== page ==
37-year-old Moses Folau had been living in Auckland for a couple of years when the gatherings at his Scene 3 apartment building – up on level 9 – started to get a bit much. Sure, the mixture of friends, neighbours and business acquaintances were getting business done and enjoying a few brewskis – but, as Folau told In The Dogbox, “I got sick of cleaning my own apartment every time the guys left, taking the recycling five levels down!” “People would come over for a few beers or BBQ but at the end of the night I was the one left cleaning everything!
The solution: Folau started his own members-only club.
“So I said to the boys, why don’t we make our own private space in the middle of town. We can help people get contracts for building works. It fit in with my work as a business development manager for a property development company.” Called 9elevan (named after his apartment, not the terrorist attack), the club works like this:
• Members number nearly 30 at the moment, and might be capped at 50 • It’s a central hub for private business meetings • You’ve got to be voted in by two members who’ll vouch for you. • Members include all sorts architects, property developers, roofers, security, a power company owner, real estate agents and more. It’s mostly men, but women aren’t excluded. • Members can’t buy drinks directly until the club’s liquor licence is approved… although members have chipped in to pay the $5200 in fees required to apply for an Auckland liquor licence • Although the club is in a very popular laneway off Queen Street, it’s a little bit hard to find because the door is covered with imitation brick wallpaper. So the entrance is disguised to keep non-members out, basically. • The fees are modest, currently at less than $40 per week. Multiply that by the number of members and it helps get the lease paid. • The earliest 20-odd members get the honour of being in a portrait on the wall.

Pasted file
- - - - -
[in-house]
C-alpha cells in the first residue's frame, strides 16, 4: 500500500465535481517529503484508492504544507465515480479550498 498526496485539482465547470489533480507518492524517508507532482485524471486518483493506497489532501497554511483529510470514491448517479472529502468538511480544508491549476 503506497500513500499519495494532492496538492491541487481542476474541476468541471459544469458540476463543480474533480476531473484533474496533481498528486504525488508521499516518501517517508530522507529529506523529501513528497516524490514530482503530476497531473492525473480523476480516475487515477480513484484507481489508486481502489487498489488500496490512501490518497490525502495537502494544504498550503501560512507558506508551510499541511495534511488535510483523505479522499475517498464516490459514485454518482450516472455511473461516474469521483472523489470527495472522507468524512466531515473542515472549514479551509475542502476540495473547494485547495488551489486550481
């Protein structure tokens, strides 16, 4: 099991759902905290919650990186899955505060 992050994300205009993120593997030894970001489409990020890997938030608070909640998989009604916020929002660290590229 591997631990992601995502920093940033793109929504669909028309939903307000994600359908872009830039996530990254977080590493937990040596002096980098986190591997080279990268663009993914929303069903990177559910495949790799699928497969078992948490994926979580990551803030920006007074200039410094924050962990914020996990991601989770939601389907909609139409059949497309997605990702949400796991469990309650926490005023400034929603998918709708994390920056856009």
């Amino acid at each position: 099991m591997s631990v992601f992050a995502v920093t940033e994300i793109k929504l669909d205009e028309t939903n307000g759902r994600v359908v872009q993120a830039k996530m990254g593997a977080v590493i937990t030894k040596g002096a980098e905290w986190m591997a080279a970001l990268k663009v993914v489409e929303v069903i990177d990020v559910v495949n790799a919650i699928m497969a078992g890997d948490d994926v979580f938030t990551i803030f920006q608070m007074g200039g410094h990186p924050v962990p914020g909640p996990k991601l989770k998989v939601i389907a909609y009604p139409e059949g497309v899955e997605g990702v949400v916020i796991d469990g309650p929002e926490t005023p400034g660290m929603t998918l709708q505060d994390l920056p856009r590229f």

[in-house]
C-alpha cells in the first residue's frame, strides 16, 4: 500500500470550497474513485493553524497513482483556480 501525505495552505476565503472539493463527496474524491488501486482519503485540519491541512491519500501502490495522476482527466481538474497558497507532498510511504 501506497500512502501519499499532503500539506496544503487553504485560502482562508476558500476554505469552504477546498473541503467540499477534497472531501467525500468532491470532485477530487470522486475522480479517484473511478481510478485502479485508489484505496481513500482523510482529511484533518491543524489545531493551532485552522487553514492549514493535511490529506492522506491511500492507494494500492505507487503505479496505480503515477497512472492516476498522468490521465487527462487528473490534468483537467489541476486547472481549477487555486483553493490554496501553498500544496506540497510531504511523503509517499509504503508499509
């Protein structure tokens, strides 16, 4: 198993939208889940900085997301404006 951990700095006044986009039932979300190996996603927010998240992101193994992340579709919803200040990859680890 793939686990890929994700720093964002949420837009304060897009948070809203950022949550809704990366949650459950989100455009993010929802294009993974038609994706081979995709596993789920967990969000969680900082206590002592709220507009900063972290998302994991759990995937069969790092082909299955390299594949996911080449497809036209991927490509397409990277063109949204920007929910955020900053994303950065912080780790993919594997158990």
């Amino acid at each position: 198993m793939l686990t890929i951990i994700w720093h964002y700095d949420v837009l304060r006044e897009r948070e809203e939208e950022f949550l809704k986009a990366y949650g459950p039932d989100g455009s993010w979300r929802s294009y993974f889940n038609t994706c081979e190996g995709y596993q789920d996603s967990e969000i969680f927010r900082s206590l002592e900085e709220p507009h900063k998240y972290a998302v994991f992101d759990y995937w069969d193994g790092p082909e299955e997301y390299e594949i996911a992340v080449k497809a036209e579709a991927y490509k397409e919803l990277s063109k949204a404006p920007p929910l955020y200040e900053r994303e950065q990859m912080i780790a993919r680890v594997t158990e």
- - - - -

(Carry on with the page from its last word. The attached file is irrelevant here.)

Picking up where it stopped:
It’s a work in progress, with 9elevan’s top floor still undergoing renovations after three months, but the club is off to a good start. One of the best results from networking has been that Folau and his friend/business partner Kane Fraser managed to find a great publicity opportunity for their bar Sweet Spot after they chatted to a man who turned out to own digital billboard company Lumo… which solved their advertising requirements. Folau’s advice for anyone wanting to set up their own club is “Start with a good network of boys – just do it! Move on if it doesn’t work out.”
Other good advice if you want to get your own club going: • Expect to pay thousands in fees to have your application for a liquor licence considered • Expect the process to be as easy or complicated as what sports clubs go through, working out the ‘sweet spot’ between balancing the books and proper sales. • Understand you’ll need to lay out plenty of money to make the place mint, so don’t set your membership fees too low. • Be sure the place looks suave, because those few extra thousand spent on decor could bring members business deals worth a lot more.
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